Dorfman: Best yet to come for some doublers
Just because a stock has doubled, it doesn't follow that its best days are behind it.
Some people automatically sell half of any stock that doubles, reasoning that from that point on, they are “playing with the house's money.” I disagree with that approach.
Instead, I believe that investors should look at every stock in their portfolio with fresh eyes, weighing its merits against other opportunities available. In some cases, a stock that has doubled may have a lot of gas left in its tank.
Six times from 2001 to the present, I've written columns on stocks that have doubled and that I believe are still attractive. The stocks I recommended have shown a profit in five out of six cases and beaten the Standard & Poor's 500 Index four times out of six.
On average, my recommendations from this paradigm have shown total one-year returns of 19.7 percent, compared with 10.9 percent for the S&P 500 in the same six one-year periods.
The performance of my column recommendations is hypothetical and doesn't reflect taxes or trading costs such as commissions. Past performance doesn't predict future results. And the performance of my column picks shouldn't be confused with that of actual portfolios I manage for clients.
Last year's dud
The doublers I recommended a year ago haven't done well.
Orbitz Worldwide Inc. (OWW), an online travel service, is down 17 percent since my column of May 28, 2013. Tesoro Corp. (TSO), a refiner, has dropped 11 percent.
Stewart Information Services Corp. (STC), a title insurer, rose 8 percent. First Solar Inc. advanced 18.7 percent. Phillips 66, another refiner, did best, up 26.1 percent. Figures are total returns including dividends.
Averaging those five figures together, my doublers from a year ago achieved only a 5 percent return, compared with 16.9 percent for the S&P 500.
I am eager to try again. One thing I believe firmly is that a stock doesn't know where it has been. So it makes no more sense to dismiss a stock that has risen than to reflexively buy one that has fallen.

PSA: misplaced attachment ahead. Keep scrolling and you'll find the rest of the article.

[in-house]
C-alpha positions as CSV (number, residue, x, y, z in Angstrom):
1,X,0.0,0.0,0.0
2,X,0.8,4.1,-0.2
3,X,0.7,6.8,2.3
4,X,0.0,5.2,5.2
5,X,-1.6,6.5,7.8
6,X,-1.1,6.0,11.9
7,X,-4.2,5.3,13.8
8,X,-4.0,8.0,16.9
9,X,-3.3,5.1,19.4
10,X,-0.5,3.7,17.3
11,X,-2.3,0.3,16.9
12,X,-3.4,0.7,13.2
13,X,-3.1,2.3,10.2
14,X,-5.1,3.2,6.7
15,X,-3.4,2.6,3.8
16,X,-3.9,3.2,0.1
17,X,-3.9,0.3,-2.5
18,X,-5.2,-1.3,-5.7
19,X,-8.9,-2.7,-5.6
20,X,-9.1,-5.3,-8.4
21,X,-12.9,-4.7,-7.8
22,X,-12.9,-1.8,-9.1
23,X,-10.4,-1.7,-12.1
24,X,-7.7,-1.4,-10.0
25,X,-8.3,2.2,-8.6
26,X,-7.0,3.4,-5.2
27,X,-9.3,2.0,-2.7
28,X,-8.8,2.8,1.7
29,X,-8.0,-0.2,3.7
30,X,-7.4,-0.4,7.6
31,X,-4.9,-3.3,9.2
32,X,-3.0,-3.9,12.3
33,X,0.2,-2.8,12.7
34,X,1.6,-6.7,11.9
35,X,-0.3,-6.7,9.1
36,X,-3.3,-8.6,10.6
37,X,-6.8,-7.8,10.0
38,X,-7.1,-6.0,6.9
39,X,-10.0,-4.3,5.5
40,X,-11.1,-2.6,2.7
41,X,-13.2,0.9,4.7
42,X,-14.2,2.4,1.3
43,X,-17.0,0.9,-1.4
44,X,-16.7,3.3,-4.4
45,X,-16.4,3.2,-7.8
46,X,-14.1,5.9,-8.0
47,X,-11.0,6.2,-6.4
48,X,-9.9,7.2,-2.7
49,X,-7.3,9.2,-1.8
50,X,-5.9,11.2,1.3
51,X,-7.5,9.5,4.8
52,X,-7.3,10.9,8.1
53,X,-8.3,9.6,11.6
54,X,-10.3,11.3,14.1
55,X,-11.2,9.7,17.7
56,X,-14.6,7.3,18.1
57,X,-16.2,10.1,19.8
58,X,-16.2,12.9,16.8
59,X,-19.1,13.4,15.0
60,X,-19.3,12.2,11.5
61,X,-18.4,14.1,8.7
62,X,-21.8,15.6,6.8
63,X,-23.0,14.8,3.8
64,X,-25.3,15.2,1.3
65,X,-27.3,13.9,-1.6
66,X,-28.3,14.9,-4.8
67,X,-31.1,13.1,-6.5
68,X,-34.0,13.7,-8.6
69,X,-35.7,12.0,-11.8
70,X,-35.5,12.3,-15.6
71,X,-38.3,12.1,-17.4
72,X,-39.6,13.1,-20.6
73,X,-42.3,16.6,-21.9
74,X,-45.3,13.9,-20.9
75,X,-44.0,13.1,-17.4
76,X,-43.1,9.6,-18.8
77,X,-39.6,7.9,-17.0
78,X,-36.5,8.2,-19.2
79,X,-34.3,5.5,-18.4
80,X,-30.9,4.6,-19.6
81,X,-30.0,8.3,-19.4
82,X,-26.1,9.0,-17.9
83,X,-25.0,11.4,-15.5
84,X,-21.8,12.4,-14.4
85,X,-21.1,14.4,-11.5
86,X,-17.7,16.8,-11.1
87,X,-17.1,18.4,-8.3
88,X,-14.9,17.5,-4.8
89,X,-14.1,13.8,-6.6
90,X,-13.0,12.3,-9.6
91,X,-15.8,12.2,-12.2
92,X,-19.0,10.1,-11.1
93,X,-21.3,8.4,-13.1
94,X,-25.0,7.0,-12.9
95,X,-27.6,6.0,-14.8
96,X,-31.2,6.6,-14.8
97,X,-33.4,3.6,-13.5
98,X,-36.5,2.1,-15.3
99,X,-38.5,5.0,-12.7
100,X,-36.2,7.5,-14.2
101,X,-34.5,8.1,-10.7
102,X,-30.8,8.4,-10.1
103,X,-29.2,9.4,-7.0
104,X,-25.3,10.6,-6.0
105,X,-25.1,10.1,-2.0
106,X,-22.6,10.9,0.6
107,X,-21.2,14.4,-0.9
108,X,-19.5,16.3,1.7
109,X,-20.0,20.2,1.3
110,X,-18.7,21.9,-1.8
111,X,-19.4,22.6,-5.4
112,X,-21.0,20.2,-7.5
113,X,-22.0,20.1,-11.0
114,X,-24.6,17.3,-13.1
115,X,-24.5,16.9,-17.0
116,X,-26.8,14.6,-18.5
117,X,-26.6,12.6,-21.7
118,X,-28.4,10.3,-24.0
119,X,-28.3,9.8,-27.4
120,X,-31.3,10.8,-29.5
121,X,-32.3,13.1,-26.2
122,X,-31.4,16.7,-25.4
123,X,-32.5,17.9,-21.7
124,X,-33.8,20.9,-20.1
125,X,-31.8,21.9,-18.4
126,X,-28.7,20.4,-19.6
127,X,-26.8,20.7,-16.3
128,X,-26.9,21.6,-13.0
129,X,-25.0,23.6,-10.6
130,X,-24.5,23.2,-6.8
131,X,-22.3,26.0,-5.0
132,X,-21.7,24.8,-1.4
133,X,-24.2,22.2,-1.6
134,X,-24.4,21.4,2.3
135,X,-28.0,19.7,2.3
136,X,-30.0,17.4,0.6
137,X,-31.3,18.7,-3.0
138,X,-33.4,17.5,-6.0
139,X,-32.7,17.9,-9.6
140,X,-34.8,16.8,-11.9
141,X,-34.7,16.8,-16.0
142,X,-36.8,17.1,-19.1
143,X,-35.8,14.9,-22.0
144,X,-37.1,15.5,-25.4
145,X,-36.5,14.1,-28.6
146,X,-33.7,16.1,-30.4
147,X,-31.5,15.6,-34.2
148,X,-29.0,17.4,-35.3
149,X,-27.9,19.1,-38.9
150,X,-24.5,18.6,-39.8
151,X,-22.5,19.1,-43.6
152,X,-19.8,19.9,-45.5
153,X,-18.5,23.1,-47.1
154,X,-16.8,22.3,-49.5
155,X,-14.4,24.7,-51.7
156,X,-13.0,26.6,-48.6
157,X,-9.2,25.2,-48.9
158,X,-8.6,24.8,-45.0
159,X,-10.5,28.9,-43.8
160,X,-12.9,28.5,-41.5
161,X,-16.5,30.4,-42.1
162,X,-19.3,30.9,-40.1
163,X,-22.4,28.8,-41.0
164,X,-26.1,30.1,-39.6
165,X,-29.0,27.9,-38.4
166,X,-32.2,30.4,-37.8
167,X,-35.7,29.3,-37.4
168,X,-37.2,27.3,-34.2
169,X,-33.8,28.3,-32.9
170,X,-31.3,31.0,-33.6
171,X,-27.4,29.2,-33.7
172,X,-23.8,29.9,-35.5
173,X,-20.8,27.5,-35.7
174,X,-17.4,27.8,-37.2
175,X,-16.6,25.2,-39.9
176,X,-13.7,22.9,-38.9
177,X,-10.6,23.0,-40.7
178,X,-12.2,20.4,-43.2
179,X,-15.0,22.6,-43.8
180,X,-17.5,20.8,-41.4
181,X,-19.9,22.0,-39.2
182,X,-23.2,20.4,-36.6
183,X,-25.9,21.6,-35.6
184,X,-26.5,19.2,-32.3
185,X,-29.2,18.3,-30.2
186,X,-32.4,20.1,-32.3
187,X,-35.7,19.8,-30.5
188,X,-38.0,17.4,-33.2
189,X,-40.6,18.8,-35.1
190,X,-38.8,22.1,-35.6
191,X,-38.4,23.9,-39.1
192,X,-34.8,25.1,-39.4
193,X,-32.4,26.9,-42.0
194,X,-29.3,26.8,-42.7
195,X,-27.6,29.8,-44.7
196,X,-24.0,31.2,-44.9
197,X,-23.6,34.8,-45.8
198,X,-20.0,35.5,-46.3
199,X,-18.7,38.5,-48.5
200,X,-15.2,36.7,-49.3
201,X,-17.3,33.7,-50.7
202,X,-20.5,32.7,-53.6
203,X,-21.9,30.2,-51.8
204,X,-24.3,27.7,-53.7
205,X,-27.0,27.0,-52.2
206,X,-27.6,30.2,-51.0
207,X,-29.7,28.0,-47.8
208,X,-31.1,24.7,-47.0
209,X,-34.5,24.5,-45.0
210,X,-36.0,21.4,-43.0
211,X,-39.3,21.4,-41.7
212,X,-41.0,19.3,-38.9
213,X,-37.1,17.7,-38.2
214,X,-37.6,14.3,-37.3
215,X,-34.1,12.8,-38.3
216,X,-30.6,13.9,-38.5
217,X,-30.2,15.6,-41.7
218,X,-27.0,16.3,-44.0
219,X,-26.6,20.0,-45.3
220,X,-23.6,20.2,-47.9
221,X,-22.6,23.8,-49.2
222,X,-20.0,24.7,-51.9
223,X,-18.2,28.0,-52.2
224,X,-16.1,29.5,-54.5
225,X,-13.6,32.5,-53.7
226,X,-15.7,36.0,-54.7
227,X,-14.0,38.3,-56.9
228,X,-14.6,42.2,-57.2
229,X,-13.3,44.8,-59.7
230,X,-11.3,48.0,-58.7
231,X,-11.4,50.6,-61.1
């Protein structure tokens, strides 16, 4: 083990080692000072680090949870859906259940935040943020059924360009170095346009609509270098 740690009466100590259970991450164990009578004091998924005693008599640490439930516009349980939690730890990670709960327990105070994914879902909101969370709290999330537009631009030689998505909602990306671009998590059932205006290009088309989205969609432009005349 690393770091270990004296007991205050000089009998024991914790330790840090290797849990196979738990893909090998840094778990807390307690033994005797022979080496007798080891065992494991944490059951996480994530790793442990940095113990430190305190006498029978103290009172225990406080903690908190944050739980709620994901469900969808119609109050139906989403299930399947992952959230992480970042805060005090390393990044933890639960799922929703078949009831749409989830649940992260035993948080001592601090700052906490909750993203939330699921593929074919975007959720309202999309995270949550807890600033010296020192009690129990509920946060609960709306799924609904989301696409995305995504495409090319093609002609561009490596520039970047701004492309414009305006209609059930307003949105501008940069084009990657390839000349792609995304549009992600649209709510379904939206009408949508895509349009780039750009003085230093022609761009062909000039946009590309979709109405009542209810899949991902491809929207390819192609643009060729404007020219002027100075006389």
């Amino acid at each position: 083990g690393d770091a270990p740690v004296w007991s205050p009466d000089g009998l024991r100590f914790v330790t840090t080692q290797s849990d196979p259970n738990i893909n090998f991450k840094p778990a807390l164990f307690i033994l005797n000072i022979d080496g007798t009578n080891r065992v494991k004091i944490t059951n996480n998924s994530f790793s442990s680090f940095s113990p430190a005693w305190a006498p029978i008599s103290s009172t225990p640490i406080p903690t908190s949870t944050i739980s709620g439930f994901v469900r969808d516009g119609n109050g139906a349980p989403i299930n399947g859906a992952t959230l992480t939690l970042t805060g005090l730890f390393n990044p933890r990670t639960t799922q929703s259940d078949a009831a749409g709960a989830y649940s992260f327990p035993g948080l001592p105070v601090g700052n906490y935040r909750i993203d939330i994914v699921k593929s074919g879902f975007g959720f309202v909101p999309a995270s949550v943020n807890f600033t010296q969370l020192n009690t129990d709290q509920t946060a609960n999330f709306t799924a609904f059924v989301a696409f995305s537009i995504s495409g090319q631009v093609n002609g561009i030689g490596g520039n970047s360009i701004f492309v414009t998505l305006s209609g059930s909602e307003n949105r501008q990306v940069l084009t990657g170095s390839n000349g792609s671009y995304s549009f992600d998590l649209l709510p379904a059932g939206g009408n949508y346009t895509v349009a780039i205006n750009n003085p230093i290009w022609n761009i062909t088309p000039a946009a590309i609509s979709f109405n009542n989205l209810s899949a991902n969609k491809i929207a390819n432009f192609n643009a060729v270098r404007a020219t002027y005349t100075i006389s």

In the past 12 months, 91 U.S.-traded stocks with a current market value of $500 million or more have doubled. That's fewer than 4 percent of the universe of stocks that size.
I wouldn't buy many of them. Most are too expensive for my taste, and some have too much debt. But here are three that I like.
Delta Air Lines
Delta Air Lines Inc. (DAL) of Atlanta is benefiting from several trends that are helping the airline industry. Mergers among airlines have reduced the cut-throat price competition that has bedeviled the industry in the past.
Labor costs are less of a problem than they once were. Even pilots are making less than they used to. Yet Delta enjoys relatively good labor relations.
Fuel costs, which are always a major expense for an airline, appear to have stabilized, though Middle East politics could still throw a wrench into the works.
Delta has debt approximately equal to stockholders' equity, which is more debt than I'd like. However, the company has shaved its long-term debt from more than $15 billion in 2008-2009 to about $8 billion now, and I think the favorable trend will continue.
I tend to be bullish on the chicken industry, reasoning that Americans' increasing health consciousness will favor chicken over pork and beef.
Chicken stocks tend to swing up and down from month to month and year to year, depending on the price of corn. When the corn that chicken companies feed their chickens goes up in price, profits shrink.
Last year was a great one for Pilgrim's Pride Corp. (PPC) of Greeley, Colo. It earned an astonishing 46 percent return on stockholders' equity.
That won't happen consistently, but the stock isn't priced as if heaven were at the gates. The shares sell for less than one times revenue and 11 times recent earnings.
The big Argentina oil company, YPF Sociedad Anonima (YPF), traded in the United States as an American Depositary Receipt, also interests me. It sells for 14 times earnings, less than 1.0 times revenue, and about 1.5 times book value (assets minus liabilities per share).
Only three of the nine analysts who follow YPF recommend it. I think they are mostly concerned about the broad risk picture for Argentina, which struggles with inflation and a weak currency. YPF, however, strikes me as a company that can survive such turmoil.
Another problem has been declining production. But the importation of horizontal drilling techniques is beginning to help.
John Dorfman is chairman of Thunderstorm Capital in Boston and a syndicated columnist. His firm or clients may own or trade securities discussed in this column. He can be reached at email@example.com.